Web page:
One way in which the emotionally oppressed state of the narrator is achieved is through her own voice being evident to the reader. The narrator describes the challenges of being with her husband, who is not an entirely bad guy, but is one who does not hear his wife and constantly believes in her frailty. We understand more of her emotional status through the internal dialogue spoken and through the actual words she speaks aloud. When this does not work, her attempts to keep a journal is another way we are able to peer into what is happening in her own mind. The exploration to the oppression that is evident in the wallpaper is probably the best way in which the author has achieved conveying the state of the narrator's mind. When the wallpaper is deconstructed to reflect situations that are not there, there is a complete understanding that the emotional deprivation present has calamitous consequences.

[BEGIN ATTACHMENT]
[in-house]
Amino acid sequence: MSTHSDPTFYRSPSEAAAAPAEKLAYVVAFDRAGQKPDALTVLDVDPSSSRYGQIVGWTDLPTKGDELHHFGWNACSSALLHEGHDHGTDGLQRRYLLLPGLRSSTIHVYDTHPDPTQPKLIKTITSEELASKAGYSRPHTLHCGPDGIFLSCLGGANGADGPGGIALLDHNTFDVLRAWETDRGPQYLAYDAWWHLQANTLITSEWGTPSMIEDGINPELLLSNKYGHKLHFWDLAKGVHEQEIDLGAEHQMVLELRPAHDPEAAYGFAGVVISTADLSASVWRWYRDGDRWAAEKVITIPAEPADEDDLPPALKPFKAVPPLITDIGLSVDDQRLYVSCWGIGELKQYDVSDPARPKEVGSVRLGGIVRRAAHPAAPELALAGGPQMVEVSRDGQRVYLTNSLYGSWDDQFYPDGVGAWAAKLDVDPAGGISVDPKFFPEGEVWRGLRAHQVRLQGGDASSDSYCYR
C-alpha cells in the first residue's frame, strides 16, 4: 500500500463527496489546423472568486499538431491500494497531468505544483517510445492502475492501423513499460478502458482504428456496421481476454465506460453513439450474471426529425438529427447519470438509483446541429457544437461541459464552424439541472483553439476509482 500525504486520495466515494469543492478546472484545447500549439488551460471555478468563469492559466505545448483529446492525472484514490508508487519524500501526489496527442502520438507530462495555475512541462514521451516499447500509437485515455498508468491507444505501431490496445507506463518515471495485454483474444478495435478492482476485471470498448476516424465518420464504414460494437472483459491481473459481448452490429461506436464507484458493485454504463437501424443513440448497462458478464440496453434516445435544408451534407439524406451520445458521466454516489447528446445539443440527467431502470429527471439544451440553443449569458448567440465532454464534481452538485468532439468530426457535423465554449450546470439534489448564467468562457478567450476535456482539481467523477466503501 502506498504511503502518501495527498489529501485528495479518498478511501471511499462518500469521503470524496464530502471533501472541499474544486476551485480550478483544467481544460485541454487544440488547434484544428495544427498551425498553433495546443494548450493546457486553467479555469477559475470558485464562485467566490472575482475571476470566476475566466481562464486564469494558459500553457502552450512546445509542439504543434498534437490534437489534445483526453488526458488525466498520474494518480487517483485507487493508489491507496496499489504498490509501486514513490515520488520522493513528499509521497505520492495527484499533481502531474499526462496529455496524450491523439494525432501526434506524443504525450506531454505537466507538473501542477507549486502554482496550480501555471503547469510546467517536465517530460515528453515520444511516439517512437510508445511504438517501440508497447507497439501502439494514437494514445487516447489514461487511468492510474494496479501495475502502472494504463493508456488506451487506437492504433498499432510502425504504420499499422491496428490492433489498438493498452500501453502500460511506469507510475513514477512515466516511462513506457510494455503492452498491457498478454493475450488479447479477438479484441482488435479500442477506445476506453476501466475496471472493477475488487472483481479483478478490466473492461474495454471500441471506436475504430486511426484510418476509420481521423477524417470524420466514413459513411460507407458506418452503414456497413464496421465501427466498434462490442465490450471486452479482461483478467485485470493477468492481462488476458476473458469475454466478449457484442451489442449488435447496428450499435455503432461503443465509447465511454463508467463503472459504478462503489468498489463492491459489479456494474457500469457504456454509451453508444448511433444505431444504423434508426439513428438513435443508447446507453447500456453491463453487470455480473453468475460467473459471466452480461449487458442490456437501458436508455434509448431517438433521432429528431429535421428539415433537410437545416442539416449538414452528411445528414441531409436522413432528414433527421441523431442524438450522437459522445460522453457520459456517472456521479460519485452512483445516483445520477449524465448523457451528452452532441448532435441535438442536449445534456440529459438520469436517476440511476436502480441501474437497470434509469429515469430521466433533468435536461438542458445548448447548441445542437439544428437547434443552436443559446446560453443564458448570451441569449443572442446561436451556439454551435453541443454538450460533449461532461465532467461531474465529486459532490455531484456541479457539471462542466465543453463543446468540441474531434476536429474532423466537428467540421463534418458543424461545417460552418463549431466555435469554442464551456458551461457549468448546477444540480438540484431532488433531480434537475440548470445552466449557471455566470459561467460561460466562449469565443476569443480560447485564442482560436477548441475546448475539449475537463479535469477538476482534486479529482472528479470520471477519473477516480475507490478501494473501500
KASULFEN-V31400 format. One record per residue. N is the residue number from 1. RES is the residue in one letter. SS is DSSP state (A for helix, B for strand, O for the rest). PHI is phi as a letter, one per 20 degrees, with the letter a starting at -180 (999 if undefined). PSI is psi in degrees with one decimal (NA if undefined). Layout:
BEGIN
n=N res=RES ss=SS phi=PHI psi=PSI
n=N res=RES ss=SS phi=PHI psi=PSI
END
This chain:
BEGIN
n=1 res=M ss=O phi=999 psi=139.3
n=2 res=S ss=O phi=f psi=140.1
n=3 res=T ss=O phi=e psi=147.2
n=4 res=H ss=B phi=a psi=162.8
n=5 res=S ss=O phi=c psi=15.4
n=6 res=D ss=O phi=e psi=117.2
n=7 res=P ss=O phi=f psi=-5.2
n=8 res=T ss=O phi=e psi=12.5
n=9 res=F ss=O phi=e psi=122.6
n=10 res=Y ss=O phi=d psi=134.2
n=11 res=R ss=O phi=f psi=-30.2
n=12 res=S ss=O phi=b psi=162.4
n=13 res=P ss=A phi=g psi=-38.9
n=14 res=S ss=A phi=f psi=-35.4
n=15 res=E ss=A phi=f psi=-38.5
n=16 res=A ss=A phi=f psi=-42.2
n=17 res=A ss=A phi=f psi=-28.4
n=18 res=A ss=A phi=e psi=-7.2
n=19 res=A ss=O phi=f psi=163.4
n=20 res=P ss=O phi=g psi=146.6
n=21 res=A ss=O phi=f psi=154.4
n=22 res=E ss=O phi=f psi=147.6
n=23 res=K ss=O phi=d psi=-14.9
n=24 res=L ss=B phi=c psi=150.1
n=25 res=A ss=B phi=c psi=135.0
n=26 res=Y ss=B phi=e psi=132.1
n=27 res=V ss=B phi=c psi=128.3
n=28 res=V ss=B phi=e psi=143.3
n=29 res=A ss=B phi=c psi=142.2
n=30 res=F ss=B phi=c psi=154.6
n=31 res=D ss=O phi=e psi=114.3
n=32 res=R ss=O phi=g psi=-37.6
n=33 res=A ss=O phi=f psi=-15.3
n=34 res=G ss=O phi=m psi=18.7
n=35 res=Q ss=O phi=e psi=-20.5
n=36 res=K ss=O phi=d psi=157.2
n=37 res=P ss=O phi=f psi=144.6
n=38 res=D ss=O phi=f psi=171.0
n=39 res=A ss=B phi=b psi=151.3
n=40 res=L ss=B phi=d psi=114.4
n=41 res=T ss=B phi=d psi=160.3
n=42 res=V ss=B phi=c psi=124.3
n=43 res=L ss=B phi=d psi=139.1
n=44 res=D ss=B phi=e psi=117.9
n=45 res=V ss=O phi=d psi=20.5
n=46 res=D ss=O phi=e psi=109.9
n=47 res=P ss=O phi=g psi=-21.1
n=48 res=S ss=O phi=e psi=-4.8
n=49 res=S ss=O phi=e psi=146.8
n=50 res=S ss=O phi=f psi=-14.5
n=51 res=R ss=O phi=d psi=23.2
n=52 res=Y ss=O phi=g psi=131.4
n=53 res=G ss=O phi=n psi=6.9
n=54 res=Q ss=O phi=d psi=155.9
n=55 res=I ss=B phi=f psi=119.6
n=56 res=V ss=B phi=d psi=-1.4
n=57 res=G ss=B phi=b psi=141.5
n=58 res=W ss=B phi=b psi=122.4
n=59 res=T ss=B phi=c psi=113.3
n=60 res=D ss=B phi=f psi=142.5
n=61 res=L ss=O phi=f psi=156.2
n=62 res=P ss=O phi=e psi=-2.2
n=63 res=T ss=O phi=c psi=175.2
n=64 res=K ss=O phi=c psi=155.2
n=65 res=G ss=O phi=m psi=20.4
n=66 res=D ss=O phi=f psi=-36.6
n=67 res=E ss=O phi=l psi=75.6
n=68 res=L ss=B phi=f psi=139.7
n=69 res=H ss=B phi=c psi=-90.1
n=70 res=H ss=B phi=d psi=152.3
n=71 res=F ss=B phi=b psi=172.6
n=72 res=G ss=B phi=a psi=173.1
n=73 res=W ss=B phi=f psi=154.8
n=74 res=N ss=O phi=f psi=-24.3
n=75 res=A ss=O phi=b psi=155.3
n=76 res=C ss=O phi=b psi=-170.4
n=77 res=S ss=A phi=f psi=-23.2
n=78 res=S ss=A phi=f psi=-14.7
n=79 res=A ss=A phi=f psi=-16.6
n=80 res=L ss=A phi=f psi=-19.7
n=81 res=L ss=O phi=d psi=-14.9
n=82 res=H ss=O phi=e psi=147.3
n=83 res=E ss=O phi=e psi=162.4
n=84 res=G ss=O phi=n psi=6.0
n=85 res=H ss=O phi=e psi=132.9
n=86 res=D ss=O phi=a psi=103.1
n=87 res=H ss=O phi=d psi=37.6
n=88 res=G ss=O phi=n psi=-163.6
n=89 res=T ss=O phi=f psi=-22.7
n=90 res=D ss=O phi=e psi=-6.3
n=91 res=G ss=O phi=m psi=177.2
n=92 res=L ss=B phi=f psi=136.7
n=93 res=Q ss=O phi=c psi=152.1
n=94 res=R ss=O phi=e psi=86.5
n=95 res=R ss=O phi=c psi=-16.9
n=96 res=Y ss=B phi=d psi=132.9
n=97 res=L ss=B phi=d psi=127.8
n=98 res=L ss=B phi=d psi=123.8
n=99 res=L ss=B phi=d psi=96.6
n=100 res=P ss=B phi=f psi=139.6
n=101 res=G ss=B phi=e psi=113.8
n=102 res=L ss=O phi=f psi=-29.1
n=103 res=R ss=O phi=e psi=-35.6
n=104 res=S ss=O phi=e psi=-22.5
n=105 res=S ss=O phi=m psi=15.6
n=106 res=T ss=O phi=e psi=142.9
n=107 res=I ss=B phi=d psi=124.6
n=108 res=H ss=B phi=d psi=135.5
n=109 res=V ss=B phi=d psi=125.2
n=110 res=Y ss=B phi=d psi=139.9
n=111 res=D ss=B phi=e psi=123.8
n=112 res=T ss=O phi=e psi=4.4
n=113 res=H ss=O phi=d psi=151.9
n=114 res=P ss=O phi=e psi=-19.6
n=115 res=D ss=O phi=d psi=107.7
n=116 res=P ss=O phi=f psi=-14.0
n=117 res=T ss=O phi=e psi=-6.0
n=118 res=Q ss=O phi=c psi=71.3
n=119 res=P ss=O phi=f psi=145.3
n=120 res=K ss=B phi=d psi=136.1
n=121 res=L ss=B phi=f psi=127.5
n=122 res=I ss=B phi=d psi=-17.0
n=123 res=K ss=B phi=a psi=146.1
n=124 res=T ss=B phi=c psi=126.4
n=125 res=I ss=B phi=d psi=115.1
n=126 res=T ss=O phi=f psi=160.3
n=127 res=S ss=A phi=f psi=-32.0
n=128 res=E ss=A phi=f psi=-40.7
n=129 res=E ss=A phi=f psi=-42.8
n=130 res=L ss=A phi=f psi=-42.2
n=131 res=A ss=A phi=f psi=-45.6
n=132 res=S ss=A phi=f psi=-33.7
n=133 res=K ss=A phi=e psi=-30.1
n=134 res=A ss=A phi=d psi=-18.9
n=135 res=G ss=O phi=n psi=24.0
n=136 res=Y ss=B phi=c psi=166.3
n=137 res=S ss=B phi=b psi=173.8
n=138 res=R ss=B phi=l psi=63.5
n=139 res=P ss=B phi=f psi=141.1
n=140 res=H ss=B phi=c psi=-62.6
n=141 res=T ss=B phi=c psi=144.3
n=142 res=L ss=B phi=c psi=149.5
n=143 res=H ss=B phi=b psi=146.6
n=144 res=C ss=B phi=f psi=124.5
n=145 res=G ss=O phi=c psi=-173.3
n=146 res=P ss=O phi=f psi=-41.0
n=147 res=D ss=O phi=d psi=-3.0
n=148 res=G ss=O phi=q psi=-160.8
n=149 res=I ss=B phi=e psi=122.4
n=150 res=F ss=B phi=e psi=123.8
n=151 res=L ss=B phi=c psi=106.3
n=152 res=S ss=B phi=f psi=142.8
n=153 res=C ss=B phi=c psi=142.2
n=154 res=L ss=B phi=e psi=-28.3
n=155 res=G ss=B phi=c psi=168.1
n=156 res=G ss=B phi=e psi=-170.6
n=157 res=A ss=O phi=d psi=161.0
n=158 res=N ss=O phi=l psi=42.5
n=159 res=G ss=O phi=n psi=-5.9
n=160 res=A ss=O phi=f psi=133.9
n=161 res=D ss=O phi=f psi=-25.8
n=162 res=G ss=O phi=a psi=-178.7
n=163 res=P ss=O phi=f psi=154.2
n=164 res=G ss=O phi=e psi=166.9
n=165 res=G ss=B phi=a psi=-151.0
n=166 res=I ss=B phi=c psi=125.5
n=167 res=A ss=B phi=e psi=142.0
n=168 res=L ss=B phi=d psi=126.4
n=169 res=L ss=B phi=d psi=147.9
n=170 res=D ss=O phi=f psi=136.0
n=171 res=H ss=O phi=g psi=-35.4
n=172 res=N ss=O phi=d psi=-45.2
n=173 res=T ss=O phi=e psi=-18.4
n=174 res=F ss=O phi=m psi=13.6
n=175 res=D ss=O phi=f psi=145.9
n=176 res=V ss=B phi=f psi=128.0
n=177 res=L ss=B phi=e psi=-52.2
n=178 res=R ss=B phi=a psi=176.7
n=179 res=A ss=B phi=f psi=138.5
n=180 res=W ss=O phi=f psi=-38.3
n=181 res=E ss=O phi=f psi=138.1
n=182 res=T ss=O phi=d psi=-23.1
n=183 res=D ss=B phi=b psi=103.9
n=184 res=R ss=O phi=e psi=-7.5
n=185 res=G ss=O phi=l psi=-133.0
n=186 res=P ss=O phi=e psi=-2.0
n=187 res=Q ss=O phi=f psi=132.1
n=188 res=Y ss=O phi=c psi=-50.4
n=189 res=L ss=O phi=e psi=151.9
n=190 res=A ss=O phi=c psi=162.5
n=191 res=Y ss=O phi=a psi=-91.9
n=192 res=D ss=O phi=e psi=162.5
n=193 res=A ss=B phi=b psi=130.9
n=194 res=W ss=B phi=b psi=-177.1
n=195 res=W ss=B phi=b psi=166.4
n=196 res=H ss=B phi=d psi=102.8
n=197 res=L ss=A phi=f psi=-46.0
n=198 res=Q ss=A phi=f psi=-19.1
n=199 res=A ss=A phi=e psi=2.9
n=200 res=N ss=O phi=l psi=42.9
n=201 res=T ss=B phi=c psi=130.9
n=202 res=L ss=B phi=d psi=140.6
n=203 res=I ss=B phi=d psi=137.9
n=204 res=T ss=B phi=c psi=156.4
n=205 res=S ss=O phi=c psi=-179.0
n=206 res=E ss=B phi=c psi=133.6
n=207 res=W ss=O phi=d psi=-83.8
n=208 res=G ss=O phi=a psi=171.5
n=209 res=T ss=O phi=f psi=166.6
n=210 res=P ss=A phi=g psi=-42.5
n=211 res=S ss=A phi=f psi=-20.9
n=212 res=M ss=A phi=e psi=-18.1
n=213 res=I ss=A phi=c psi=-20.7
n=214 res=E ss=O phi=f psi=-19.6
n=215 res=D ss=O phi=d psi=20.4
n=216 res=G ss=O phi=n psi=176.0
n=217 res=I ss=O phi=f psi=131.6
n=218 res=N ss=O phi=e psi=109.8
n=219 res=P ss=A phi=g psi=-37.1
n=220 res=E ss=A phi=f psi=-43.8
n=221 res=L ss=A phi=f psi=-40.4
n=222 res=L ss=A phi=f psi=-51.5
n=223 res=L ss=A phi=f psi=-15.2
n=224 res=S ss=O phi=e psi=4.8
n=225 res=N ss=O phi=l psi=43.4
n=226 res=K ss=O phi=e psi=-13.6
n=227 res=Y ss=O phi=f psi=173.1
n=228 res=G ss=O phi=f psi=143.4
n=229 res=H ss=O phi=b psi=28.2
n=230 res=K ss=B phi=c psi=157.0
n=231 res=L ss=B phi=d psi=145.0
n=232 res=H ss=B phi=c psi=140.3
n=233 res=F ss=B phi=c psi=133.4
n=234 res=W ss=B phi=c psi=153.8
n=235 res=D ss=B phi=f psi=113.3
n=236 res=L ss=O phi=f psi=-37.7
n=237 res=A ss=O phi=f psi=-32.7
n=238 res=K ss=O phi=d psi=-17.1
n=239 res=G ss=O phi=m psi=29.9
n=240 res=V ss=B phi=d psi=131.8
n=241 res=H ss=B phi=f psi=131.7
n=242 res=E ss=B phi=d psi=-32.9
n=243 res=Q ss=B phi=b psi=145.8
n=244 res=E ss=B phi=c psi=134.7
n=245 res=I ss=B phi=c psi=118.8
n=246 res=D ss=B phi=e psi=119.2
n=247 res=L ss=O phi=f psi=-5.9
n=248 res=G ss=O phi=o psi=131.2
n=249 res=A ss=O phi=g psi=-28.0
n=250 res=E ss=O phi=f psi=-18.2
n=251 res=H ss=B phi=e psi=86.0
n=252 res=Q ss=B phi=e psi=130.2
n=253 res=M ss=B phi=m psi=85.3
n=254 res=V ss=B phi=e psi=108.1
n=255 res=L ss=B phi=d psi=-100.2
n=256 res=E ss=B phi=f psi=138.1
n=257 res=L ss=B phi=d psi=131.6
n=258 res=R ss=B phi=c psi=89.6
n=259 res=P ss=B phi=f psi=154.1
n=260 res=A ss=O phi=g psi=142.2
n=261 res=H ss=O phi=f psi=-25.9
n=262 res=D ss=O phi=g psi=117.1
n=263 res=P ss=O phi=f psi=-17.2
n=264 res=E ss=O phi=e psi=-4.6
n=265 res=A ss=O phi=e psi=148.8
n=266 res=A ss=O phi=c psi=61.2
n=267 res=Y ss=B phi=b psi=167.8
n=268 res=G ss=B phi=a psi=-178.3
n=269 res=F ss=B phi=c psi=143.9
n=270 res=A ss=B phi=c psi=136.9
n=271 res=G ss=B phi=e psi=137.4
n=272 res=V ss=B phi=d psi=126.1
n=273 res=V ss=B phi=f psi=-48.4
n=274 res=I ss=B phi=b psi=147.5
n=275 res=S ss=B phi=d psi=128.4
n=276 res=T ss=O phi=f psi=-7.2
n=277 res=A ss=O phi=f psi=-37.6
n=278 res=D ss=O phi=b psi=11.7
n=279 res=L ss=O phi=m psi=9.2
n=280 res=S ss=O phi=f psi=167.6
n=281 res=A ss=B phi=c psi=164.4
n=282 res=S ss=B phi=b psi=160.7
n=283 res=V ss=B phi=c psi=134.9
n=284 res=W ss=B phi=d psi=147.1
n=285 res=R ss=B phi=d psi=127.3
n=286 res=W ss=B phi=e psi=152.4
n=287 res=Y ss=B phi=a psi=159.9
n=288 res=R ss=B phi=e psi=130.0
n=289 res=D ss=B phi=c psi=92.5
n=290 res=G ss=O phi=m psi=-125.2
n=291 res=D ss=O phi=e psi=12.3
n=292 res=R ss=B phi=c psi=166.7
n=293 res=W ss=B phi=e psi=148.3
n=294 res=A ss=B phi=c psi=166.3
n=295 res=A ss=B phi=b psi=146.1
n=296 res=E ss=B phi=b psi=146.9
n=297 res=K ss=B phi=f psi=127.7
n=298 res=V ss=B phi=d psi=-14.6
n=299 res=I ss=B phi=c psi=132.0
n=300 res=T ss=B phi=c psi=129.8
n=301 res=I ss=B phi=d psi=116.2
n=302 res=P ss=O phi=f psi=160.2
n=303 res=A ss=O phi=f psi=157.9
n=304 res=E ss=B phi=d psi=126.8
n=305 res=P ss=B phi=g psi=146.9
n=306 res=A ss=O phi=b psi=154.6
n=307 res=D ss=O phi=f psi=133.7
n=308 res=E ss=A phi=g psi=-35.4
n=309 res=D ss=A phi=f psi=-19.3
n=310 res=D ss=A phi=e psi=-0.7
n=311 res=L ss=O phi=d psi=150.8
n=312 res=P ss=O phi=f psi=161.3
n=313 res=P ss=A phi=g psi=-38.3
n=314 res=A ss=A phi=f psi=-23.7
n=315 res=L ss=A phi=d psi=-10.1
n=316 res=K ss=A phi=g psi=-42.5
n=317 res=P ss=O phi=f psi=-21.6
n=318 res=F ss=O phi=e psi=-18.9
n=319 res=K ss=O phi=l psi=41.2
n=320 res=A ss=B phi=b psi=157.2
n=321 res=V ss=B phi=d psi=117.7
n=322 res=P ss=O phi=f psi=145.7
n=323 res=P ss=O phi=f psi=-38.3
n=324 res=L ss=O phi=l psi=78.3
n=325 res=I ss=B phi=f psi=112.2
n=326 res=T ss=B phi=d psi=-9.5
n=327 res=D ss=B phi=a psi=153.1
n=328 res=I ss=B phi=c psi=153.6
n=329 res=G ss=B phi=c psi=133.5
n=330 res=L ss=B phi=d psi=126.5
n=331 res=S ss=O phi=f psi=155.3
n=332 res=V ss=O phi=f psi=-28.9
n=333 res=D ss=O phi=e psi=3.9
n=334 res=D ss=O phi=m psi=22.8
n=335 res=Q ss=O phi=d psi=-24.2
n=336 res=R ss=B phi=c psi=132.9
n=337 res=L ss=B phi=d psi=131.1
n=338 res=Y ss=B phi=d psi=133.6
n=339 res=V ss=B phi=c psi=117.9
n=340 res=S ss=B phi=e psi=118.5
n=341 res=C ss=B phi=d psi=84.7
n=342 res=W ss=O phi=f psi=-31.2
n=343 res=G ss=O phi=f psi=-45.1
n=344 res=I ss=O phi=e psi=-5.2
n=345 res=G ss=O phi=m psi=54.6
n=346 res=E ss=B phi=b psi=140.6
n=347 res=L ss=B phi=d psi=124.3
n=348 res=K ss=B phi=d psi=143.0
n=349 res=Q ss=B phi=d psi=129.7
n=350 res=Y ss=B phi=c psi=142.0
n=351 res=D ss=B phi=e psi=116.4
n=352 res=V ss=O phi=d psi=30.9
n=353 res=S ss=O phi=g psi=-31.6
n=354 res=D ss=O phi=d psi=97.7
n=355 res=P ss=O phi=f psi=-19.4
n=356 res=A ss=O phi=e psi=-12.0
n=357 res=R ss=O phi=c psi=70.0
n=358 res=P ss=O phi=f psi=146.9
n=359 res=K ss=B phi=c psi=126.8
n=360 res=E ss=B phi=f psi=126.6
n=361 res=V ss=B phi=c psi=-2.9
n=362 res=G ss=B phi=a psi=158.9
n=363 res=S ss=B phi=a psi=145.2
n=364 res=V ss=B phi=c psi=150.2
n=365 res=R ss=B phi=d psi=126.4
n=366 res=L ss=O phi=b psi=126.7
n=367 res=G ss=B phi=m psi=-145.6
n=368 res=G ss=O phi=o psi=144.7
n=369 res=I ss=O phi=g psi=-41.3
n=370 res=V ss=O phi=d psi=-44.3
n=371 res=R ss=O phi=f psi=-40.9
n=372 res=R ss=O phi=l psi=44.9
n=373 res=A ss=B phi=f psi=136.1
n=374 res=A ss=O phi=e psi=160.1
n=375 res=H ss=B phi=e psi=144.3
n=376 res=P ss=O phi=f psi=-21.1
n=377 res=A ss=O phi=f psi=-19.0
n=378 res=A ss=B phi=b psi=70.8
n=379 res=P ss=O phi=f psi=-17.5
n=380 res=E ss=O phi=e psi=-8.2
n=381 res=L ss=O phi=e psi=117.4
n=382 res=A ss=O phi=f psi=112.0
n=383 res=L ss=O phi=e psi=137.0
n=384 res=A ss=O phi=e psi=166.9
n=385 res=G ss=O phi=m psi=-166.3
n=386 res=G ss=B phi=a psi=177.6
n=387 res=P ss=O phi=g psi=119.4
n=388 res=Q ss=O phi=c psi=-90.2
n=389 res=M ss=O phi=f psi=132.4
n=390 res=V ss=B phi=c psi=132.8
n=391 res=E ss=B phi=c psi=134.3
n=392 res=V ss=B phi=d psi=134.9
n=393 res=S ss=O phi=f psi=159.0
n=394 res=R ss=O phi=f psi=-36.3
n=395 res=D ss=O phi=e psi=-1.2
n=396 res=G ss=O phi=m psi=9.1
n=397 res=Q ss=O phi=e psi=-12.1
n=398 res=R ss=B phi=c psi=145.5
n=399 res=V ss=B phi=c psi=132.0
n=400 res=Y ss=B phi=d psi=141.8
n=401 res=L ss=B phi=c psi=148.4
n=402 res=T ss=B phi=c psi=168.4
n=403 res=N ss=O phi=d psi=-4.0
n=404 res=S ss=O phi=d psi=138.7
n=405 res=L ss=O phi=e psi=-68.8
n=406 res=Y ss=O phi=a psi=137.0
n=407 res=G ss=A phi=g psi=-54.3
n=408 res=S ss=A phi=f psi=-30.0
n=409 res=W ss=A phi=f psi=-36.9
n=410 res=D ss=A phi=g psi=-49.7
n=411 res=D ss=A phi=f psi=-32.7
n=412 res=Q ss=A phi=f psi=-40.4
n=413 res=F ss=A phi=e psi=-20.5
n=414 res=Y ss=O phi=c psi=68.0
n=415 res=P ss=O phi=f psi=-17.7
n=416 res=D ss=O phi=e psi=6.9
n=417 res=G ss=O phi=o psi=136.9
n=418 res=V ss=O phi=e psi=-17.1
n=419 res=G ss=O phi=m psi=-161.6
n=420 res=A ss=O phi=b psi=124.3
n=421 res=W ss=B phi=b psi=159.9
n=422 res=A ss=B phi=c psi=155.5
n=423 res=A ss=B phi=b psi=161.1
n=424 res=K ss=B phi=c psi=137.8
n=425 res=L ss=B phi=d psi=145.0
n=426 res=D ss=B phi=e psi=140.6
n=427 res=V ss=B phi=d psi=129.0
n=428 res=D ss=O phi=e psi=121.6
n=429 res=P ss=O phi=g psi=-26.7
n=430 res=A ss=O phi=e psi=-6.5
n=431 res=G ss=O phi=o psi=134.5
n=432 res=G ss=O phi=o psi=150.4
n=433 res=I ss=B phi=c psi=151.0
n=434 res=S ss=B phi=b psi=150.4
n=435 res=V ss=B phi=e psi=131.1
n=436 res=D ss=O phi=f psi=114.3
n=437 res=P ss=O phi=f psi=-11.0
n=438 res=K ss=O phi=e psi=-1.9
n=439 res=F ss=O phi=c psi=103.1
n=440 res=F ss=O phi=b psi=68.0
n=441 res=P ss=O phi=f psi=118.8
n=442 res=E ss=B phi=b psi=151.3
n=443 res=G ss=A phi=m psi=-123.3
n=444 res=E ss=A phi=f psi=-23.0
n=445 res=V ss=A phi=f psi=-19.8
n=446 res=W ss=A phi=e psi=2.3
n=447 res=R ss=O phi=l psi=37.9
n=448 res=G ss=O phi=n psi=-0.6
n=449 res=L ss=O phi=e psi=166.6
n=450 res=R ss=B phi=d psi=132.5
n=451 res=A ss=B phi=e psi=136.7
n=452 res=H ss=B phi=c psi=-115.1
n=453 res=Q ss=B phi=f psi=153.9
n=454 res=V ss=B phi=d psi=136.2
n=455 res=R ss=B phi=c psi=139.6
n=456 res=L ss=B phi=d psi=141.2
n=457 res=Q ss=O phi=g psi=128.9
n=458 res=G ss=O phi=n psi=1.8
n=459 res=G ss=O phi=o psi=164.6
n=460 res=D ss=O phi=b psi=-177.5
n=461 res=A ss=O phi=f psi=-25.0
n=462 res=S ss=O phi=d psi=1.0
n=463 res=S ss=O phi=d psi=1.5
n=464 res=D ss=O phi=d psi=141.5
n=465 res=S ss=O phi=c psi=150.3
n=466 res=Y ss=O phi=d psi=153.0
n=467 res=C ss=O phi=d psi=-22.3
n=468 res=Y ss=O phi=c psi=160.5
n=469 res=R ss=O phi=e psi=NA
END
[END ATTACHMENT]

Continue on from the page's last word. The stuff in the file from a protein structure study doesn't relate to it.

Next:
The narrator in "The Yellow Wallpaper" is the victim of a patriarchy, a male-dominated society. She is suffering from post-partum depression, but no one understands her emotional state or takes her complaints seriously, or at least not seriously enough.
The men in the work assume they know what's best for her. Her husband even forbids her from seeing her baby.
They do not understand that the narrator has a fertile and imaginative mind. By closing her away they are dooming her. When deprived of a legitimate outlet, her imaginative mind begins to see patterns in the wallpaper, and soon those patterns begin to reflect her own situation: that of a woman locked away, unable to free herself. And that is the picture and symbol of women in a patriarchal society.